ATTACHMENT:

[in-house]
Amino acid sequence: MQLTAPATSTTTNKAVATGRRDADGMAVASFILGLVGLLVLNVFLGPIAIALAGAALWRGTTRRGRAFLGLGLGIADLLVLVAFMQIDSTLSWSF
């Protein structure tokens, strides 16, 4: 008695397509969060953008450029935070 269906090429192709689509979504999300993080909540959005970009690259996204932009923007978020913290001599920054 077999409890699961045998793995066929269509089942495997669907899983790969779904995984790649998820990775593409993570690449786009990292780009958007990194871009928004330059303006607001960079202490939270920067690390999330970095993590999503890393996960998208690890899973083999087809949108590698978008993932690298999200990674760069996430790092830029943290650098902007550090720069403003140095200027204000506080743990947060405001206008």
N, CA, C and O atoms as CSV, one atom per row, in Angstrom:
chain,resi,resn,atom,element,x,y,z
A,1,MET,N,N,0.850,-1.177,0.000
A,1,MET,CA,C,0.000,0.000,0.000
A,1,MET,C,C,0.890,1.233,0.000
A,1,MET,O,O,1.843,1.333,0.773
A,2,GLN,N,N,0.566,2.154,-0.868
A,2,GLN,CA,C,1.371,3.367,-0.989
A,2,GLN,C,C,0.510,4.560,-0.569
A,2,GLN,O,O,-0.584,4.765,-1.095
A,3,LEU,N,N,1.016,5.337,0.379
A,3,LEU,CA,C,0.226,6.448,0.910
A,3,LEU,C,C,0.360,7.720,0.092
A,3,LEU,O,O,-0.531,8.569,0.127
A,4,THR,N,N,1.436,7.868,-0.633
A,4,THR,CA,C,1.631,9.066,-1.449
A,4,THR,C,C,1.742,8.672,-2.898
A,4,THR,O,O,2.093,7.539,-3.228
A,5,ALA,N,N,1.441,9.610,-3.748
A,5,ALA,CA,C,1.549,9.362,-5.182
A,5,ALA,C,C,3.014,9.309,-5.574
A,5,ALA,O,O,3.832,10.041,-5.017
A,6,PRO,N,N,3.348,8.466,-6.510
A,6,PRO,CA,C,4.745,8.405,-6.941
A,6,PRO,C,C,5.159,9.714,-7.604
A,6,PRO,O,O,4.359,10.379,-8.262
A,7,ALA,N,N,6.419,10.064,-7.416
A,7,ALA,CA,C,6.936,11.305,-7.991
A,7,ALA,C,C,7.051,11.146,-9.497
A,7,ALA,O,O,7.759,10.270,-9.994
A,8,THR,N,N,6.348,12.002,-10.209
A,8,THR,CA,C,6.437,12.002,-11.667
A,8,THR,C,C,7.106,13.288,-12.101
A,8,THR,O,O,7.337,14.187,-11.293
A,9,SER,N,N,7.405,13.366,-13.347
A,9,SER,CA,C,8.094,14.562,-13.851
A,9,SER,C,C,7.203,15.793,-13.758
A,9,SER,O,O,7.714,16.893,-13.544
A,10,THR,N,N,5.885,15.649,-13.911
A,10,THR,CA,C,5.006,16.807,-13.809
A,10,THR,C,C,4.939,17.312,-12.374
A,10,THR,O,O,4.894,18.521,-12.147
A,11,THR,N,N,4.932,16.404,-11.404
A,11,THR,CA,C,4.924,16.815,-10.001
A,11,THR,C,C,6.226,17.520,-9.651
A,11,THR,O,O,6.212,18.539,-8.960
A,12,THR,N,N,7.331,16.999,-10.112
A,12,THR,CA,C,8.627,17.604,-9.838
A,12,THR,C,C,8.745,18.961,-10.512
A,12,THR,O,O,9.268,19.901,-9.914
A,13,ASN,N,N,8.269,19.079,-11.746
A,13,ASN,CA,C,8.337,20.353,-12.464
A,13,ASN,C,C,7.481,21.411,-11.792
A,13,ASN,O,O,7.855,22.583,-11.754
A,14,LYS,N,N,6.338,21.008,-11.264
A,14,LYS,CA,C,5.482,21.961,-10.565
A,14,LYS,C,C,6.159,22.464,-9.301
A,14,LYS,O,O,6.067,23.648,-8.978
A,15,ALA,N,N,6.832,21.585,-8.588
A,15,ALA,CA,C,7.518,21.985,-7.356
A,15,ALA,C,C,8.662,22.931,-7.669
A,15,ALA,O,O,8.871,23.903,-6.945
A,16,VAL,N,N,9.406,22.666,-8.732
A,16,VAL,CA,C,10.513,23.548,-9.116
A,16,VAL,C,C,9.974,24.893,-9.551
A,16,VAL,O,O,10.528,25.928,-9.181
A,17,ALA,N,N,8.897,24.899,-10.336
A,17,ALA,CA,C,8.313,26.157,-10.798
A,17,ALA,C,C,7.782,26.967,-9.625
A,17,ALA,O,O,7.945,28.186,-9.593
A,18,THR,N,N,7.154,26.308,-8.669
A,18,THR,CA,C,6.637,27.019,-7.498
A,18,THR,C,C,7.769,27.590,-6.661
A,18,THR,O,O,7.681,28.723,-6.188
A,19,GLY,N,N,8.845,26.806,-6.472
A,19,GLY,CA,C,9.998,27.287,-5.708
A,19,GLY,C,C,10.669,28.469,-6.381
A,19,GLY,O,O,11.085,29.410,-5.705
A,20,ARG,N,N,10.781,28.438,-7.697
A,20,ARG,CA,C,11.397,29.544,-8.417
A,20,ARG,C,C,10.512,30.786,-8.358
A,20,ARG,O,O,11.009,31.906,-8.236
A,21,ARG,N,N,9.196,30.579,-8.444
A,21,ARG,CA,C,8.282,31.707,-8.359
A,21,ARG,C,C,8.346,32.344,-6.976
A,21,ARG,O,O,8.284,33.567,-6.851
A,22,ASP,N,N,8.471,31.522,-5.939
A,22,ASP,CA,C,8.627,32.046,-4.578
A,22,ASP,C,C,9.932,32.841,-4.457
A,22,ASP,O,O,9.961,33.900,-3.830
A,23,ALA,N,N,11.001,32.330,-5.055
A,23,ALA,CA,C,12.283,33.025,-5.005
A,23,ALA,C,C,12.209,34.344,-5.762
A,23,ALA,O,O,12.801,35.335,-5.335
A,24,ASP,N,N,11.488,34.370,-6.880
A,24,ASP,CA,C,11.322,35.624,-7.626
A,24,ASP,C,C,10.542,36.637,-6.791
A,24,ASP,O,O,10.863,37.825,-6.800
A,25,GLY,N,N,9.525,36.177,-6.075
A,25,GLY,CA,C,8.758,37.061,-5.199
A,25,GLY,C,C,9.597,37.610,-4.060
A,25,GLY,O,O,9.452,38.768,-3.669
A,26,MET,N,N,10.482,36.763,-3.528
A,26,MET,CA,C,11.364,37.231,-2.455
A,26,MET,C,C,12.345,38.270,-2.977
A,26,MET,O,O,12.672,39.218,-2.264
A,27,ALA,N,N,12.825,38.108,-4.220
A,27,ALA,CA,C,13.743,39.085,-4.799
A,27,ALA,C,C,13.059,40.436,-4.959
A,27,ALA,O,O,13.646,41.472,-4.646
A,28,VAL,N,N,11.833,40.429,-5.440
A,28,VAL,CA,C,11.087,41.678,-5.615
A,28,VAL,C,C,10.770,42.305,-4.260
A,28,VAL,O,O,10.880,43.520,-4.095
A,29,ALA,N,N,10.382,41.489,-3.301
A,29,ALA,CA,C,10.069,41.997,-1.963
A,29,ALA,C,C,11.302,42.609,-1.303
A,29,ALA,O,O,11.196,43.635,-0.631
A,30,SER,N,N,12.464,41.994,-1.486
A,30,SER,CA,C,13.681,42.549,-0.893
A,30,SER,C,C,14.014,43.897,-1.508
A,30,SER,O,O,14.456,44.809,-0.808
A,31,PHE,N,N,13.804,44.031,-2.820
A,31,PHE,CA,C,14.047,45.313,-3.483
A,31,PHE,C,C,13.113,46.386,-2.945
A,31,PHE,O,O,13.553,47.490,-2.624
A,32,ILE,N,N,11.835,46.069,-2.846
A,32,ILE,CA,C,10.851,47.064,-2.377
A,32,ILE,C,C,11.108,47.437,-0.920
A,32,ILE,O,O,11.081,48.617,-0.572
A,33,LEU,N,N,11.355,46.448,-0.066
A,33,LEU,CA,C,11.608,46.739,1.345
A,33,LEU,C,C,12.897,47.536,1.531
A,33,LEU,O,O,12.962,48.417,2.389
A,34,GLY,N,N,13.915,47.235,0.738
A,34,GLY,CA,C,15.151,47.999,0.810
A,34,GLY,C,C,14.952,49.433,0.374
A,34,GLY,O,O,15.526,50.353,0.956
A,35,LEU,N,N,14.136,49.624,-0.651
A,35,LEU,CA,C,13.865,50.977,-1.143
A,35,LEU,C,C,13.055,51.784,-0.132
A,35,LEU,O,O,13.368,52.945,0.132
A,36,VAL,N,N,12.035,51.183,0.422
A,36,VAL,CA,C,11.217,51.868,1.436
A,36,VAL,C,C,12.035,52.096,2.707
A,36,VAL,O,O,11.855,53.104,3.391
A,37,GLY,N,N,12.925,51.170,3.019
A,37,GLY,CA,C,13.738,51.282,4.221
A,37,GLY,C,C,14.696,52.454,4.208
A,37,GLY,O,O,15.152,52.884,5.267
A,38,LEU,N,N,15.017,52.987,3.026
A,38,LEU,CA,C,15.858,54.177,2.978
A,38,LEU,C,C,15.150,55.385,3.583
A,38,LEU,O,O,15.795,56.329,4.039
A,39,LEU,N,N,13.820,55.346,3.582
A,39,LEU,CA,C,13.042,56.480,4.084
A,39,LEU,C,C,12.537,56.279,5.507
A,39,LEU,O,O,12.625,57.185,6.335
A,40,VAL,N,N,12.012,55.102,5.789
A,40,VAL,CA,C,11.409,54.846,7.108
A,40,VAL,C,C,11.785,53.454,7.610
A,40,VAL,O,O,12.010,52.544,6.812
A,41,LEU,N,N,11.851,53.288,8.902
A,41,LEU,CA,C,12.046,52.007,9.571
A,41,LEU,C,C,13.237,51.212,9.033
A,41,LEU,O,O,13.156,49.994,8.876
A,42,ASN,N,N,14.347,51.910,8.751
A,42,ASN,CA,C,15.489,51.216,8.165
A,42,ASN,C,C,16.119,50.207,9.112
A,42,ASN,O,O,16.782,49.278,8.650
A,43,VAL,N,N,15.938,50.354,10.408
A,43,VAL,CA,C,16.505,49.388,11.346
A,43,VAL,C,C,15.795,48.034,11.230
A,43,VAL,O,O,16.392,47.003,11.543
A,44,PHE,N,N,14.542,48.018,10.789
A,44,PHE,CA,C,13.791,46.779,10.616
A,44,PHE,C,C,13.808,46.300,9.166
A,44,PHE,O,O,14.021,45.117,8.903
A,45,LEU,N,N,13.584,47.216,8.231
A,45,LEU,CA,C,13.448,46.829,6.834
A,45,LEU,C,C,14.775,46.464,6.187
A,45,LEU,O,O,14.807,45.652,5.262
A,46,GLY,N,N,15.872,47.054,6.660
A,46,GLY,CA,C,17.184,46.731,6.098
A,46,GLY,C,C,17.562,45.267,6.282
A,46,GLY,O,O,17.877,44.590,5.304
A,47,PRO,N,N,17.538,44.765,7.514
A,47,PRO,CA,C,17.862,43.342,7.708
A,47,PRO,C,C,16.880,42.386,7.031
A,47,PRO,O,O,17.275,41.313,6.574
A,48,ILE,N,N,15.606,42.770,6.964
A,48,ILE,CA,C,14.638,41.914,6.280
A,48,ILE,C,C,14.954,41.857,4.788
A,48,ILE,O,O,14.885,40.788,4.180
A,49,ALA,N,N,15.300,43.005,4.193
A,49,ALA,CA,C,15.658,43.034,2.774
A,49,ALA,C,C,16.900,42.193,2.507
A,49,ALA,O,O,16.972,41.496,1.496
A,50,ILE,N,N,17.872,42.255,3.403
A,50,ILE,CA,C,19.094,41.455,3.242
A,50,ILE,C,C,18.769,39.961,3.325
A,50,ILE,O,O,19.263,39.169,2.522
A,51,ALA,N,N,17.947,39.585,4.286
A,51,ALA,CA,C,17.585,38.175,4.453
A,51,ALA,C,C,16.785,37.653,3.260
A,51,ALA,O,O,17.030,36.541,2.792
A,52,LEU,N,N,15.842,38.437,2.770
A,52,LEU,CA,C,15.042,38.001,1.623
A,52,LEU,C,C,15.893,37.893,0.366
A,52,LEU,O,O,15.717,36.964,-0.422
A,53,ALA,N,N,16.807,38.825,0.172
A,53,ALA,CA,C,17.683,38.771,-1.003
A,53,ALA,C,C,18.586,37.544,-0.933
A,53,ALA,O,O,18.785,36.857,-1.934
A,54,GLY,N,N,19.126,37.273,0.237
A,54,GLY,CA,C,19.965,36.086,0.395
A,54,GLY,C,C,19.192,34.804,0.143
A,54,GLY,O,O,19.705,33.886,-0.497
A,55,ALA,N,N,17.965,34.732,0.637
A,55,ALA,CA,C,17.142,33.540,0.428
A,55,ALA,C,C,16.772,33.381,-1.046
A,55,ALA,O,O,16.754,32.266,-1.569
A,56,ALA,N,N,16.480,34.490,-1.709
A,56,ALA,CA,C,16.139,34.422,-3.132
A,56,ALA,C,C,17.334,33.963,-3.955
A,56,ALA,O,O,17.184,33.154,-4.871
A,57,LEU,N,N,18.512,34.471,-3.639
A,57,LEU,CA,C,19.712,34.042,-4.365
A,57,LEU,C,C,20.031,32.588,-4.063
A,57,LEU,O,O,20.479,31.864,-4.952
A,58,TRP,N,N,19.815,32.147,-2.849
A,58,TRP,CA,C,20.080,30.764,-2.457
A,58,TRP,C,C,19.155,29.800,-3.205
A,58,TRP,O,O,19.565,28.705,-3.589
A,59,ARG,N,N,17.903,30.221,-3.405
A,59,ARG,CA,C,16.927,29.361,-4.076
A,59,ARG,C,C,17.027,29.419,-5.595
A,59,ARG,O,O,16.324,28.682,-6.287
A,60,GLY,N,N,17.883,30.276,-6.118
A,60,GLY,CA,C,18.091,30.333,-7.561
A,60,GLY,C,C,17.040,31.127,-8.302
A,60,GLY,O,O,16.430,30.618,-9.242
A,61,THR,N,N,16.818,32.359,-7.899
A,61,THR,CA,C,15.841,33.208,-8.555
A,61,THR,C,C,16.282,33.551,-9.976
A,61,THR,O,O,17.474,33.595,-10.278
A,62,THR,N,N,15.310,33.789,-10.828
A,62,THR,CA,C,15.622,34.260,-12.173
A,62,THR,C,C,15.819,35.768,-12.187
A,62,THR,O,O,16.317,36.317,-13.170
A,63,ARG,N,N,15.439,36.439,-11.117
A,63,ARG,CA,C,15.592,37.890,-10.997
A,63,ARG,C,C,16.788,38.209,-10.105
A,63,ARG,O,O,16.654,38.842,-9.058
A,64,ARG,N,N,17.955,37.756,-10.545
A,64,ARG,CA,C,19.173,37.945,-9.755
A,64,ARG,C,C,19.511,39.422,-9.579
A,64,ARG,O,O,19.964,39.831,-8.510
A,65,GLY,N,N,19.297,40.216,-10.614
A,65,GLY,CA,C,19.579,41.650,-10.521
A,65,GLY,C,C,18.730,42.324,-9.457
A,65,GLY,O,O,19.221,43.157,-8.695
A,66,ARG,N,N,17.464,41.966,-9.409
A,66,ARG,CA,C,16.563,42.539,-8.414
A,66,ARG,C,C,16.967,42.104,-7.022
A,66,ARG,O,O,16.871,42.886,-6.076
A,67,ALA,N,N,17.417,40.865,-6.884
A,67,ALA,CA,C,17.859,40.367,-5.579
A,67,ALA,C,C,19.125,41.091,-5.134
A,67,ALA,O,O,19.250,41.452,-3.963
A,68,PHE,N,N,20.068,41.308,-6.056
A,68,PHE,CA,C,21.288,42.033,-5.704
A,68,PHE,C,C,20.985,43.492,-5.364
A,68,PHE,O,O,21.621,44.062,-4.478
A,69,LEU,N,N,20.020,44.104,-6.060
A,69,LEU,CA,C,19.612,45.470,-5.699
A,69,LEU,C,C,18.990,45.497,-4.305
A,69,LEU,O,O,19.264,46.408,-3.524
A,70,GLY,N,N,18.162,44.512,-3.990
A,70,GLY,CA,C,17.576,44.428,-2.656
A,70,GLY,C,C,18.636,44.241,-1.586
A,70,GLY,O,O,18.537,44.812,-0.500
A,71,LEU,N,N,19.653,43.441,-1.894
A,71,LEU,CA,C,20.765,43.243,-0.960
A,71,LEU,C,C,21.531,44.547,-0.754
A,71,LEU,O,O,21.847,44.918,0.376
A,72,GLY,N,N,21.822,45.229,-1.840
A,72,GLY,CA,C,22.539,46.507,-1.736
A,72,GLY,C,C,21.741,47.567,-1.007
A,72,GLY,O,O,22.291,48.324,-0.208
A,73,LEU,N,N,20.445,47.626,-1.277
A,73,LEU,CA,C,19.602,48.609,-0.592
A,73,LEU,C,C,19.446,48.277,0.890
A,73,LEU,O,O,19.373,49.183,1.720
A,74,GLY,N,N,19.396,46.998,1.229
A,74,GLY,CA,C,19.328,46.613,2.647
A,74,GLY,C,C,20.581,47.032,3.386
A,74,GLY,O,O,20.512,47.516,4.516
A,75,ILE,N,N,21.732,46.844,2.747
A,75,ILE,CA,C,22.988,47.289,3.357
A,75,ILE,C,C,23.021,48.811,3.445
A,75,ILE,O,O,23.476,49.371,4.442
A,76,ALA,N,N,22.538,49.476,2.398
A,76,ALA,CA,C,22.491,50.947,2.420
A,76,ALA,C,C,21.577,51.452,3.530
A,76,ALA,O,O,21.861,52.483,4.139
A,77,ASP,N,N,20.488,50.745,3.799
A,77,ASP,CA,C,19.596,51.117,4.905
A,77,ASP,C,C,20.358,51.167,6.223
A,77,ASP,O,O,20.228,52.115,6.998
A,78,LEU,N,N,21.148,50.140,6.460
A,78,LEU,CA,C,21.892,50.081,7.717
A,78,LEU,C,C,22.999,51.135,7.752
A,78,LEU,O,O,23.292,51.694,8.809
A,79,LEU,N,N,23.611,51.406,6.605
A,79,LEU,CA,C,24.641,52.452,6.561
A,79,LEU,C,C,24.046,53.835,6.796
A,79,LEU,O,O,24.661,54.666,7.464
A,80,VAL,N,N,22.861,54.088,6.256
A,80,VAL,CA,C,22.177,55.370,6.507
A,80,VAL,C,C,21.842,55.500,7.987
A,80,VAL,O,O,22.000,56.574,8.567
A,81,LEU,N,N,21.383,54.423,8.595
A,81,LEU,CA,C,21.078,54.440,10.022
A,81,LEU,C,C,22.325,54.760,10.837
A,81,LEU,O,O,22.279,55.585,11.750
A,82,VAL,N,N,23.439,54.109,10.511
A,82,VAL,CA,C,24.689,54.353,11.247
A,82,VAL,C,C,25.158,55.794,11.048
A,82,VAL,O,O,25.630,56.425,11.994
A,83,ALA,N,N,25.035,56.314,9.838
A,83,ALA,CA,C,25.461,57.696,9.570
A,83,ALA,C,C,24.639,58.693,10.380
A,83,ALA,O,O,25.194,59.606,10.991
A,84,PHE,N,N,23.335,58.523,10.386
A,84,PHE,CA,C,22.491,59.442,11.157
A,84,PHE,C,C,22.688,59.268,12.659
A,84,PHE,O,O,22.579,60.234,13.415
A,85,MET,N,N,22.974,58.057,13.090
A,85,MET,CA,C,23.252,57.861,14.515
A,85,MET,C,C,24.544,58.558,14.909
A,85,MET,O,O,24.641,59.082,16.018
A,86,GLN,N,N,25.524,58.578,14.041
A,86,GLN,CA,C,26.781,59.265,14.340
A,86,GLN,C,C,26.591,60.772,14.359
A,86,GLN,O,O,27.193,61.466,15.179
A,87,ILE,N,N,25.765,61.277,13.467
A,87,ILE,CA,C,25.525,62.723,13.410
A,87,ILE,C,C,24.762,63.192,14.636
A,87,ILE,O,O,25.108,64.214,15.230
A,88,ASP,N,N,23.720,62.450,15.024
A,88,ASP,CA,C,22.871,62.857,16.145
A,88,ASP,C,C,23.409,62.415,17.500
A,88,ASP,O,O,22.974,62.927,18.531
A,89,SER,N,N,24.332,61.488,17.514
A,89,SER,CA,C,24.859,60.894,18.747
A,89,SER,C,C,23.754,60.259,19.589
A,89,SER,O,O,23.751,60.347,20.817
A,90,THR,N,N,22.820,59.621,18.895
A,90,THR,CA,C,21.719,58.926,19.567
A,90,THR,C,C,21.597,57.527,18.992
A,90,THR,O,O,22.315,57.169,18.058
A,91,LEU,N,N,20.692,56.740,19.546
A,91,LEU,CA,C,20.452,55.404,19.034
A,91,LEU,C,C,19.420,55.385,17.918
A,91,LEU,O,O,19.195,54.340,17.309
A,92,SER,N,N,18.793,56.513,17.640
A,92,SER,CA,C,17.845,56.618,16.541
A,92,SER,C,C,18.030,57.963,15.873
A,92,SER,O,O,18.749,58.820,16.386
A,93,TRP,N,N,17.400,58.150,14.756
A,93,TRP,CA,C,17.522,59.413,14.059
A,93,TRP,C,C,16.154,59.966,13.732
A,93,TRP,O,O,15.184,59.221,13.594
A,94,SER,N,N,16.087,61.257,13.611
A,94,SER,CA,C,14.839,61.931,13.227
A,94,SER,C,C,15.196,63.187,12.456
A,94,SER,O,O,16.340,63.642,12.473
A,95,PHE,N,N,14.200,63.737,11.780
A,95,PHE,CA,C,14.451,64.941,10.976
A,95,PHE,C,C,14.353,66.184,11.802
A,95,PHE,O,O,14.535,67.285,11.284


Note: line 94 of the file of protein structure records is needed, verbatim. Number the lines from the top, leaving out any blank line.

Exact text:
A,23,ALA,N,N,11.001,32.330,-5.055